I believe in a simple idea — boys and girls should not be subject to strict social constructs of what is appropriate or inappropriate for their assigned gender. I certainly don’t let a mega-corporation tell my children what they can and can’t be when they grow up.

          Feminism is about choices – making them available to everyone, supporting people in their freely make choices.

          To blame your own arrogance on your DNA is a cop out. It’s an excuse to not take responsibility for your own behavior and to try to better yourself. This would be a perfect opportunity to pull yourself up by your own bootstraps.

      • Perfect!

        Yes, I know. My daughter donned crowns frequently despite my best efforts. I do believe eventually some of our against the stream-ness sinks in.

        And I realized I misunderstood part of your post. I thought you were at Disney. Sorry – my bad. I should never try to think before coffee.


        • I was unclear. She is just talking a lot of princess lately, especially since she was a flowergirl at a friend’s wedding.

        • Daycare, in my case, provides access to crowns and other princess-y apparel that my daughter would otherwise never see. My (almost) two year old has brothers aged 10 and 13, and therefore is quite familiar with footballs and trains. More often than not, when I arrive to pick her up from daycare, she’s sporting a tutu and a crown from the ‘dress up’ bin, while playing at the Thomas the Train table. Best of both worlds?

          • Just so. My daughter, living part of the year in New Orleans, has access to all kinds of dress-up material, the flotsam and jetsam of so many carnival costumes. Not to mention the culture of Mardi Gras itself, in which the imagery and relevance of queens and princesses is embedded. She is crazed about two things, presently: animals in general, and stuffed ones in particular, and princesses.

            The only thing keeping her from full-borne Disney obsession is her very real fear of the villains in the princess films. Ursula, or the Octopus Lady, in Mermaid. Or Susan Sarandon’s dragon in Enchanted. The villain raises up and my daughter freaks out.

            “Why the octopus lady so mean?” she asks repeatedly.

            My wife has given herself over to quoting “Talladega Nights”: “I guess she didn’t get enough love when she was younger.”

          • Absolutely the best of both worlds. I’m all about balance and think dress up and imagination is crucial. My theory is that you need to offer options. I’m fine with princess-gear, I just think kids need to learn that there’s more to life than that. In fact, in some ways I feel like it’s easier on girls – it’s way more acceptable for a girl to play at the Thomas table with a tutu than it is for a boy. (speaking in very general terms of course). But I think that if you offer it all and let a kid know it’s all acceptable, they will explore all avenues.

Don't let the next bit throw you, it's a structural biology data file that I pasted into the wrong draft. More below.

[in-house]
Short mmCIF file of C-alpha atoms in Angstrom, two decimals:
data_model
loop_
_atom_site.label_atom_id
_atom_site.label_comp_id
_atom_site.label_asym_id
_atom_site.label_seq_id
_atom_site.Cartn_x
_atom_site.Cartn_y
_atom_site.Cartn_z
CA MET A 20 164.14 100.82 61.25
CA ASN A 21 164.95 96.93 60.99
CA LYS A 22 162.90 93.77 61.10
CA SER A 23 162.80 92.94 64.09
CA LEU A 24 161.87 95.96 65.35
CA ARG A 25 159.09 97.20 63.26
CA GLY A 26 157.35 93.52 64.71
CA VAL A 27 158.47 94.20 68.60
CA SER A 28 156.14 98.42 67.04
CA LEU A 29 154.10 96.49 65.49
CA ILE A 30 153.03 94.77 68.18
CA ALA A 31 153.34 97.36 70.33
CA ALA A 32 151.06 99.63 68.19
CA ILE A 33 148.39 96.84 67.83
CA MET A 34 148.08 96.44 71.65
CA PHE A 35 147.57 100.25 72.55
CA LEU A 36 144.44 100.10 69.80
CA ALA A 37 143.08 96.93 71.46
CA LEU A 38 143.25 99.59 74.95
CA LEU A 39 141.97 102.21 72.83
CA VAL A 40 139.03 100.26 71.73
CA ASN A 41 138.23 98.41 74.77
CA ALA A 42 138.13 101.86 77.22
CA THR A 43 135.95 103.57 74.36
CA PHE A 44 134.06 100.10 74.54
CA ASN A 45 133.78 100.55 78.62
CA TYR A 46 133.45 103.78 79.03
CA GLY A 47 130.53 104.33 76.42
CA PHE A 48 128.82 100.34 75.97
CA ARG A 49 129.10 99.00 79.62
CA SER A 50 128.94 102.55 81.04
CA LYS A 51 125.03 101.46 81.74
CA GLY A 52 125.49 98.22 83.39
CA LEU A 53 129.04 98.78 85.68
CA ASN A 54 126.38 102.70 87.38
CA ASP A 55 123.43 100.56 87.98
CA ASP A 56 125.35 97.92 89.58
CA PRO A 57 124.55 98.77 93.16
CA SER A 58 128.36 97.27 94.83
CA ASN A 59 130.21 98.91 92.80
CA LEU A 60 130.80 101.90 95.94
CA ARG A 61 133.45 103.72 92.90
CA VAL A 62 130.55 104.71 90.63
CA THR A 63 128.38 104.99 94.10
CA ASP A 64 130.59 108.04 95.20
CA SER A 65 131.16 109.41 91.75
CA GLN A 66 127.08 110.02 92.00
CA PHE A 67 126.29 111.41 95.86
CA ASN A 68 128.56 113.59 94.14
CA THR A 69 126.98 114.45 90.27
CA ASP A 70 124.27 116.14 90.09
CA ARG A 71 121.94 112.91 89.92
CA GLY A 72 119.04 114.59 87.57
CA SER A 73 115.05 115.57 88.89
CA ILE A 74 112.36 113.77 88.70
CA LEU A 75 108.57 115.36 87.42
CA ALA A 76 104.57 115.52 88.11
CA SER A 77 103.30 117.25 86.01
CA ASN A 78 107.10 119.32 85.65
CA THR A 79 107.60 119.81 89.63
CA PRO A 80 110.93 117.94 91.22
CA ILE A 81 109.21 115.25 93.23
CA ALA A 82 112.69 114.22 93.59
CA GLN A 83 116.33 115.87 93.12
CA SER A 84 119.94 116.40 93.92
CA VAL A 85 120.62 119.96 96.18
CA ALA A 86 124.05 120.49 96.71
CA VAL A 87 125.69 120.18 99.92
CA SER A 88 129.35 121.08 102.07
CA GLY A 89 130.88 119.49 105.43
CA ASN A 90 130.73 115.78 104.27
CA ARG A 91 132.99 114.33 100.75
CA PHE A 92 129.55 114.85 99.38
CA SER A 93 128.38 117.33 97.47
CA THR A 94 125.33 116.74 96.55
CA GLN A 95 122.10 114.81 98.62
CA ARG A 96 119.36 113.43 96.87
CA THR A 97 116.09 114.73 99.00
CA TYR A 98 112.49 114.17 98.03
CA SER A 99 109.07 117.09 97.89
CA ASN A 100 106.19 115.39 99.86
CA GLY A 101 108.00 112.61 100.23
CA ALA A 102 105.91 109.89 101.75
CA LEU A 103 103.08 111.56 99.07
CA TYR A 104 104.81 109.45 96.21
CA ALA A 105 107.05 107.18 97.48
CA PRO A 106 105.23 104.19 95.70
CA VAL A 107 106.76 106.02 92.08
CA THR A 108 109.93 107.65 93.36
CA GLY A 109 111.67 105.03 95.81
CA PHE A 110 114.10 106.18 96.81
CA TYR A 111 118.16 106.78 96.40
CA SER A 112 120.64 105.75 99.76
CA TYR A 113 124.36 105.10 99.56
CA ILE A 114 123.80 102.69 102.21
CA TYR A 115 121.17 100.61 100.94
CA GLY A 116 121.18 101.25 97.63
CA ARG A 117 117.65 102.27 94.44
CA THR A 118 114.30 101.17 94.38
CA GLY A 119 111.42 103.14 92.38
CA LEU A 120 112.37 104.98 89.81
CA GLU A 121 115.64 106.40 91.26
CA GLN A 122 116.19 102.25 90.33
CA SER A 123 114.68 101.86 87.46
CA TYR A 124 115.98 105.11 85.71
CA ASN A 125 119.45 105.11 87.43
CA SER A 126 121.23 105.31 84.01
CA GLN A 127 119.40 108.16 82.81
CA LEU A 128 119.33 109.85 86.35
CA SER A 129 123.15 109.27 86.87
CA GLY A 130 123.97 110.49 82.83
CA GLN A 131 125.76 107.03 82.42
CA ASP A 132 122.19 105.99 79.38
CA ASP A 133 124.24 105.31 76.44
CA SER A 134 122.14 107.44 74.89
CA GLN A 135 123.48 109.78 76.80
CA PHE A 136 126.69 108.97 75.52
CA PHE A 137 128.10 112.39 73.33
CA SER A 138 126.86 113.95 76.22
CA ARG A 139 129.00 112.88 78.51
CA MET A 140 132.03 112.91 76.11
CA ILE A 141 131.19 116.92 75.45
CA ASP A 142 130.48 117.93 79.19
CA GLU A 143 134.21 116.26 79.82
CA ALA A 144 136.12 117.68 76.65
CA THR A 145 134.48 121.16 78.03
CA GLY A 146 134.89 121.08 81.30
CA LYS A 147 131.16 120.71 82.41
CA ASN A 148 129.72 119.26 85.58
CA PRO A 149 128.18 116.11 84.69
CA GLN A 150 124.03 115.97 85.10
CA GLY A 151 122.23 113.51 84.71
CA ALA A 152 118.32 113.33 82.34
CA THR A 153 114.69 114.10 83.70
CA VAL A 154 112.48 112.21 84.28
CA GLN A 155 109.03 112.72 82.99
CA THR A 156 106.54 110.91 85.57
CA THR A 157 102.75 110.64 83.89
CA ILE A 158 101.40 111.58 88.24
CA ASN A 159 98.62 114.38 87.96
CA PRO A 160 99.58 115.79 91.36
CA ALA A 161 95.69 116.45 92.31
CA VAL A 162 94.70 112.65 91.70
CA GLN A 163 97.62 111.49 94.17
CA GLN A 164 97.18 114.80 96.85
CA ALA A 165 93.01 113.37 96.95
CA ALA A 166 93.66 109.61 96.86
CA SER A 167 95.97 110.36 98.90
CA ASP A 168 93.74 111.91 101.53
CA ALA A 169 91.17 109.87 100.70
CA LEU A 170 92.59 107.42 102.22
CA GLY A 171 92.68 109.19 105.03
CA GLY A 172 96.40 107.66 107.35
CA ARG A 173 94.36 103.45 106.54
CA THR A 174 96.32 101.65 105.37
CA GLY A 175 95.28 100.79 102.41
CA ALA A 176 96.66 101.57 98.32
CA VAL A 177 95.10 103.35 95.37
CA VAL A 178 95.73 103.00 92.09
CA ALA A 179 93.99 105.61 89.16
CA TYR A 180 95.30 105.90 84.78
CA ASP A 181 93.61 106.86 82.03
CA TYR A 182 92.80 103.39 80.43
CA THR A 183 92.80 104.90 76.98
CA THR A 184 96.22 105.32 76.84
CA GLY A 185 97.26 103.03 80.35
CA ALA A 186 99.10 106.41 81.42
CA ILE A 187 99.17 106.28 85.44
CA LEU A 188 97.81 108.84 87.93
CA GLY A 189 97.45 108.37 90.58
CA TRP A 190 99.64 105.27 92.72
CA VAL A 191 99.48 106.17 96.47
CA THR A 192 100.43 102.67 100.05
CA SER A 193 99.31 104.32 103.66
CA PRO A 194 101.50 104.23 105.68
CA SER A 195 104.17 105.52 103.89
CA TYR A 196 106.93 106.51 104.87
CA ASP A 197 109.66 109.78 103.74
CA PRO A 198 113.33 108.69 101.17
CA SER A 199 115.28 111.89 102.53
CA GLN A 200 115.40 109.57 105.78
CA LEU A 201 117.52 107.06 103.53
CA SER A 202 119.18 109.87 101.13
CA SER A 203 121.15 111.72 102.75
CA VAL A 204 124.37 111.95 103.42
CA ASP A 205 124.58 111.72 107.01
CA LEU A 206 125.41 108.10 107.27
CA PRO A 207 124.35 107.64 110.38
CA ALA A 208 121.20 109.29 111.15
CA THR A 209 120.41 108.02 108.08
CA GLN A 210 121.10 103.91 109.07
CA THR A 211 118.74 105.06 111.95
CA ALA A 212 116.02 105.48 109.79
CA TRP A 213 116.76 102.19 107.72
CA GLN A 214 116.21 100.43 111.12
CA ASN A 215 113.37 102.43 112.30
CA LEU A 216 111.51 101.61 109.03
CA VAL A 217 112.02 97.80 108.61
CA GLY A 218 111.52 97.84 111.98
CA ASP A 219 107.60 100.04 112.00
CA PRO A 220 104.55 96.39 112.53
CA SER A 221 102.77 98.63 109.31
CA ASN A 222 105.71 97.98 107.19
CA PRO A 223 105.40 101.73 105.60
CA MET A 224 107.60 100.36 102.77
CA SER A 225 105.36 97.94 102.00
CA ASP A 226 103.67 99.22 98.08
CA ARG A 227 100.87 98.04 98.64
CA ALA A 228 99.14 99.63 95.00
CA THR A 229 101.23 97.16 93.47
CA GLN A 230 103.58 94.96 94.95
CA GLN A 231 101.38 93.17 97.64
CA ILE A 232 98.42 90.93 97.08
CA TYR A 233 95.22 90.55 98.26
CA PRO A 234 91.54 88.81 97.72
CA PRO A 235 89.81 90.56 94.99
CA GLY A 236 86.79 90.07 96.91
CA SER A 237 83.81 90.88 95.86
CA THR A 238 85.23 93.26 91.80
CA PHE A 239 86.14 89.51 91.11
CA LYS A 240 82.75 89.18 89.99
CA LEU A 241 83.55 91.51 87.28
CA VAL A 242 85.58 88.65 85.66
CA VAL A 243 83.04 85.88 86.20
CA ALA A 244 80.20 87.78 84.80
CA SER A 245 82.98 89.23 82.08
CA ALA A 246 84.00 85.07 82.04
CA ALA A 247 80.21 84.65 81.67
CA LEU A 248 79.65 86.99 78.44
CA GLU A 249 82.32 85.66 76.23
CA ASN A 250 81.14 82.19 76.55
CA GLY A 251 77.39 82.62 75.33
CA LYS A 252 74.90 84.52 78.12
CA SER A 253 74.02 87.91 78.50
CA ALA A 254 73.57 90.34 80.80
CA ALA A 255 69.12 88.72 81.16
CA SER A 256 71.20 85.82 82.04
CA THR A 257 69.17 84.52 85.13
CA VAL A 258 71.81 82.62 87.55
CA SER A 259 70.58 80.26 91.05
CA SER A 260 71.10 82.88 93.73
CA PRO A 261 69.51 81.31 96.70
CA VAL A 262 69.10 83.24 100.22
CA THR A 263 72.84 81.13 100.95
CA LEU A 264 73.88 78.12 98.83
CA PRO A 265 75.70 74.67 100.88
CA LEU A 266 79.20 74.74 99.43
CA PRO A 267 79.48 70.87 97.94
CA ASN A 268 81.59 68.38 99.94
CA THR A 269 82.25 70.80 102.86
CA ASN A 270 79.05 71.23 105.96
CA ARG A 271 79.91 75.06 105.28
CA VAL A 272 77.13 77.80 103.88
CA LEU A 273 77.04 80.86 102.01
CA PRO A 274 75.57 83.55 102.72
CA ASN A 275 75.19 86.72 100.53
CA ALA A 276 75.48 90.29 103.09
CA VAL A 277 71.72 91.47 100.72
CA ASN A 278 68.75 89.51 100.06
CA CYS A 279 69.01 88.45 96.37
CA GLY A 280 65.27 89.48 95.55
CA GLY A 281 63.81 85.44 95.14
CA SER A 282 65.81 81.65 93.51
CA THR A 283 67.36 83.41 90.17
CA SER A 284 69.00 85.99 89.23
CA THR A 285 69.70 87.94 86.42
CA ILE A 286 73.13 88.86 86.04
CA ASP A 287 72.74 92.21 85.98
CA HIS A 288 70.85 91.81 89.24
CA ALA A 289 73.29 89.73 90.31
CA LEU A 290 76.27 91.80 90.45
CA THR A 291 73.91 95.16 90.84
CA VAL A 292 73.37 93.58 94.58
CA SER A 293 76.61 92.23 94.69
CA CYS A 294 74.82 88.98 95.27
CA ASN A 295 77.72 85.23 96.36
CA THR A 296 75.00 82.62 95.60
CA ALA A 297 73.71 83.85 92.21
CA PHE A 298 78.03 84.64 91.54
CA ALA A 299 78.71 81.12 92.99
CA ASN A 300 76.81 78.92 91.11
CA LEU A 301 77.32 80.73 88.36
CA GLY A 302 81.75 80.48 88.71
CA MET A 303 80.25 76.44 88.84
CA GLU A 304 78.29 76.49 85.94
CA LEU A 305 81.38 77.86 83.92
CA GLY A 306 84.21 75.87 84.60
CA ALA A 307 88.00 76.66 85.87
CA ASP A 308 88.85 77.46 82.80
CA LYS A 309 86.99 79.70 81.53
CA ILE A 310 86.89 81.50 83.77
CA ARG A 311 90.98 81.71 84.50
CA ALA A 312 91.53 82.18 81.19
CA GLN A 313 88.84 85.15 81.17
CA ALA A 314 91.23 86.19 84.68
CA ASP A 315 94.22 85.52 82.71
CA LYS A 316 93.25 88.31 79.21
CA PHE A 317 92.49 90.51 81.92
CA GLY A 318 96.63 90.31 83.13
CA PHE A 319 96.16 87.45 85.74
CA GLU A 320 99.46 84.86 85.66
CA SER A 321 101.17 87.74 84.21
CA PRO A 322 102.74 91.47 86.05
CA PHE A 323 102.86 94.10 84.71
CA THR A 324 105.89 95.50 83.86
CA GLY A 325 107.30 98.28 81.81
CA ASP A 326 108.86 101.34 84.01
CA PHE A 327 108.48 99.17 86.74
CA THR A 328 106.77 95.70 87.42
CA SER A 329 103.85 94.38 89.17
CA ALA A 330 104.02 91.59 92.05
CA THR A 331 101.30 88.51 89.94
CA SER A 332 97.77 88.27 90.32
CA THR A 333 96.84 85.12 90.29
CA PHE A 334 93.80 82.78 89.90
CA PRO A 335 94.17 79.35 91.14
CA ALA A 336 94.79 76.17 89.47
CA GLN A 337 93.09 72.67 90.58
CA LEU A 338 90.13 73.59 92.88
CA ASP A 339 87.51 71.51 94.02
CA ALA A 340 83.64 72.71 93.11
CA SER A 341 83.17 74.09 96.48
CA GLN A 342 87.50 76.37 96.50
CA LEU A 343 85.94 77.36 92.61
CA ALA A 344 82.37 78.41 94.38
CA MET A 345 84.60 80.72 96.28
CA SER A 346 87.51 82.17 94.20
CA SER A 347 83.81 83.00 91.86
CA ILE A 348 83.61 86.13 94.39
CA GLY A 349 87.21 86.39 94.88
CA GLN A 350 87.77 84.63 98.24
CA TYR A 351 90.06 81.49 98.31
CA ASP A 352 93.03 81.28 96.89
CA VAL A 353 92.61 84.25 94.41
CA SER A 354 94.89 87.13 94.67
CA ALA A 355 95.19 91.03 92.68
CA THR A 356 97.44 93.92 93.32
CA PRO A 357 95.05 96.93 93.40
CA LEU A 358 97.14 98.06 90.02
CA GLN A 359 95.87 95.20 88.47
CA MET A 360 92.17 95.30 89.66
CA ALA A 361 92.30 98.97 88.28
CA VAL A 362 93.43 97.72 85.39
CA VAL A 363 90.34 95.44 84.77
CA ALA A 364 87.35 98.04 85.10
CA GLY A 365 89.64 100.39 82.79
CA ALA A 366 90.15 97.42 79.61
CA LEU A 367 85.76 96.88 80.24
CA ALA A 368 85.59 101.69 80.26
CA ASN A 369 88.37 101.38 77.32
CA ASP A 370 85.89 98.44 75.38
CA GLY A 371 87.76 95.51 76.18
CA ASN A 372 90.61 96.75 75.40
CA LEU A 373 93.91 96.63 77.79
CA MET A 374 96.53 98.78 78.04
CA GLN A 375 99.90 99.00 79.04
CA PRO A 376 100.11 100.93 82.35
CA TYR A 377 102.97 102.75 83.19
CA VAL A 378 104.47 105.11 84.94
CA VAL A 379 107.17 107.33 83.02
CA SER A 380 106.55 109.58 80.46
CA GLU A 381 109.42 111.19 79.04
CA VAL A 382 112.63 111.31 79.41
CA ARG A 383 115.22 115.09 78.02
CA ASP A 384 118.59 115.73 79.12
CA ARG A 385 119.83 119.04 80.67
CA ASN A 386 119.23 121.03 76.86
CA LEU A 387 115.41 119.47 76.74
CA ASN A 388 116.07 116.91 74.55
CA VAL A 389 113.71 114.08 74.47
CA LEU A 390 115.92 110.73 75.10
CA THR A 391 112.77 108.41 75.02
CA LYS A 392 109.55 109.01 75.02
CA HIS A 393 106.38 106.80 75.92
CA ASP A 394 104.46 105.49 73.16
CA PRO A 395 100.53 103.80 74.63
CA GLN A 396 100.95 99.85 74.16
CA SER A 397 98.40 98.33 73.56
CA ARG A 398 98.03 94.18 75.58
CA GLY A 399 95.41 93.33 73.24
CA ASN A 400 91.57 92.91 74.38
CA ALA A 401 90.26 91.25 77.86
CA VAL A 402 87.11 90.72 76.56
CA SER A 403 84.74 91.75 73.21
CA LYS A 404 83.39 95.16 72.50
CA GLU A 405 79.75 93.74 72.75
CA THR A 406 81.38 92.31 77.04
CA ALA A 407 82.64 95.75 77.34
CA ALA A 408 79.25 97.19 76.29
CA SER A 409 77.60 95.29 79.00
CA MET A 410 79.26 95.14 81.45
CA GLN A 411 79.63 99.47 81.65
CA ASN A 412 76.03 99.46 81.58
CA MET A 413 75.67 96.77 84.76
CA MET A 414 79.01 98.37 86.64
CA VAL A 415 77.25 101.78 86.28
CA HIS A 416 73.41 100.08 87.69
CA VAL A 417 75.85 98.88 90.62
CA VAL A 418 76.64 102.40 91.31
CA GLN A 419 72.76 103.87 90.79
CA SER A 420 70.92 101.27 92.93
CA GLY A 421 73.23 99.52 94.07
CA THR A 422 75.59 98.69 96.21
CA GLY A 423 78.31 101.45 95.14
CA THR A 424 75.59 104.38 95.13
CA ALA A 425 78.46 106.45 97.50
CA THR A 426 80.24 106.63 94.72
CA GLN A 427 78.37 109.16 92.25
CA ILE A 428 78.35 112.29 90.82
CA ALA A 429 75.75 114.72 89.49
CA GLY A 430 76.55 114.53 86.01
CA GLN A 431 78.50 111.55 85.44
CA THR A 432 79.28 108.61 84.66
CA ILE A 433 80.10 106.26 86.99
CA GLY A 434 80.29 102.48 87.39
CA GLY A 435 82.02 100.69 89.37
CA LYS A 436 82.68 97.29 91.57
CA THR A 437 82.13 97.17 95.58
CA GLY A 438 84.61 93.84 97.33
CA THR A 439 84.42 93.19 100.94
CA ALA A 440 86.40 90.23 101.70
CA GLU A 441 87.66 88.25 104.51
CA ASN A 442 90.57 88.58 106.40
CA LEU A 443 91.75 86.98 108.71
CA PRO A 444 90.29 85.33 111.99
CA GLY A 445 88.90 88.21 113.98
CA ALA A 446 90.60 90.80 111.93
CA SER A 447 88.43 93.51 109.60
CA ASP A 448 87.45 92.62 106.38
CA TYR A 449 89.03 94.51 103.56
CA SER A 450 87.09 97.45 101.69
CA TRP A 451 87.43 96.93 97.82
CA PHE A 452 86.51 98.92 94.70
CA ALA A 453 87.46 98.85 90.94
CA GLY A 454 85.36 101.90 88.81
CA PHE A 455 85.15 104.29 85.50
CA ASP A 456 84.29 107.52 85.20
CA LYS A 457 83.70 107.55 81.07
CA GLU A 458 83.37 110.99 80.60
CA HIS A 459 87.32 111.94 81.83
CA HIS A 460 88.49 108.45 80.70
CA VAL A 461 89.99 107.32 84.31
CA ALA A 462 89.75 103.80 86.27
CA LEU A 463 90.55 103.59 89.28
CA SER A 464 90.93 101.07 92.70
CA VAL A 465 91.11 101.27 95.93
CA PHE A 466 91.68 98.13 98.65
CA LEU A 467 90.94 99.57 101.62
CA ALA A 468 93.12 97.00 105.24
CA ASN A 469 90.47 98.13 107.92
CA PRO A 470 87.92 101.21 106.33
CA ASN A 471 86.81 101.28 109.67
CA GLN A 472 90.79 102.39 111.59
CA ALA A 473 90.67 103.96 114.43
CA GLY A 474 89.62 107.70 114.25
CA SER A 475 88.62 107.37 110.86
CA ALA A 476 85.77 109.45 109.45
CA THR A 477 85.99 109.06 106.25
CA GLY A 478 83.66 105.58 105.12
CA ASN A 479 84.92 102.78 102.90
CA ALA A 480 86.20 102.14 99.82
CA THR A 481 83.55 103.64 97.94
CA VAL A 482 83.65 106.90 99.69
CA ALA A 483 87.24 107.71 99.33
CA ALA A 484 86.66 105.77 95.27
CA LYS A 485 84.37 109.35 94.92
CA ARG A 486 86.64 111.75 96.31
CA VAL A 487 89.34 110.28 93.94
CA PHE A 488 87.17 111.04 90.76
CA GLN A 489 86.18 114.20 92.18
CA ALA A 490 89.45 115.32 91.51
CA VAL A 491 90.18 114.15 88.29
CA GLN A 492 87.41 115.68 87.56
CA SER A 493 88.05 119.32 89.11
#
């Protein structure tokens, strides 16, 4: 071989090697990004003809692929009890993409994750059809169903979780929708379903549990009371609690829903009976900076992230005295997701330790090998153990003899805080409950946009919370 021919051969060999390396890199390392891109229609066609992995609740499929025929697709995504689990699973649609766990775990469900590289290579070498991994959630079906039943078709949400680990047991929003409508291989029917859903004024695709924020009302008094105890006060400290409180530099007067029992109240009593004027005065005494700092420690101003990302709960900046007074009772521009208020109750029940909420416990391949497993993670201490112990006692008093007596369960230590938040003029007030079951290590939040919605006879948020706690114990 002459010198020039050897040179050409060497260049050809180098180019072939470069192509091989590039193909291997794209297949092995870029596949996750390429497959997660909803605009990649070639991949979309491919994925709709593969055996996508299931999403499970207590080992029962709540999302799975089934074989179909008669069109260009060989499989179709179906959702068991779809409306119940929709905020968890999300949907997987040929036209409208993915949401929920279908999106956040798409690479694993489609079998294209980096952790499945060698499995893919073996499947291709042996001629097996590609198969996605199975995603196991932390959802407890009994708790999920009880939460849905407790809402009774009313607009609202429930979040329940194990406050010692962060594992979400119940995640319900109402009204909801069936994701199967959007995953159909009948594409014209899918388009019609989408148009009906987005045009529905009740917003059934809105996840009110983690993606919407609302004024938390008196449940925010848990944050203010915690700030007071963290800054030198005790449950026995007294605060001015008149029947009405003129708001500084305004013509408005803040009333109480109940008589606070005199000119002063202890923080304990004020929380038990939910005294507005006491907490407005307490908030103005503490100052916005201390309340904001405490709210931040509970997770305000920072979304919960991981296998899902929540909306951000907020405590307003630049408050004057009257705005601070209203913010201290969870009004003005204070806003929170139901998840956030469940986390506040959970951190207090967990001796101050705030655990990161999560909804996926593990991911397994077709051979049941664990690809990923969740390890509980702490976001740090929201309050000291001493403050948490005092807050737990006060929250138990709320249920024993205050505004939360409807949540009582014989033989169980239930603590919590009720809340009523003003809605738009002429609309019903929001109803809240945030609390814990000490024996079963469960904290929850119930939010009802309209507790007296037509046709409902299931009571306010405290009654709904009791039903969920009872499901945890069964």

My kids didn’t spend much time getting socialized before they turned three. I know that makes me a horrible mom, so you don’t need to tell me. When my daughter started preschool, I was astounded by the lengths people would go through to enforce princess culture. She was invited to a princess themed birthday party for a girl in her class turning 4. Not only did my girl have the shame of not having a princess costume, but we all went through culture shock at this party. The parents hired a makeup artist to teach these girls how to get all tarted up. My daughter came home with a full face of makeup, hairspray with sparkles, nail polish, and covered in perfume.

            So that’s what you get when you turn 4. What happens at age 5? And of course she thought she it was awesome and I was horrified.

            Speaking of princesses, have you all read Peggy Orenstein?

  • You are were talking about fairy tale princesses. Your 3 year old was likely referencing the history or TRUE monarchs. The Virgin Queen. Mary Queen of Scots. Even Cleopatra were not very nice to their enemies, subjects or dinner companions. You have a wise daughter. Enjoy the bumpy ride!

  • Here’s the topper from a similar exchange with my seven year-old daughter just last night.

    “Daddy, princesses make the rules, not follow them.”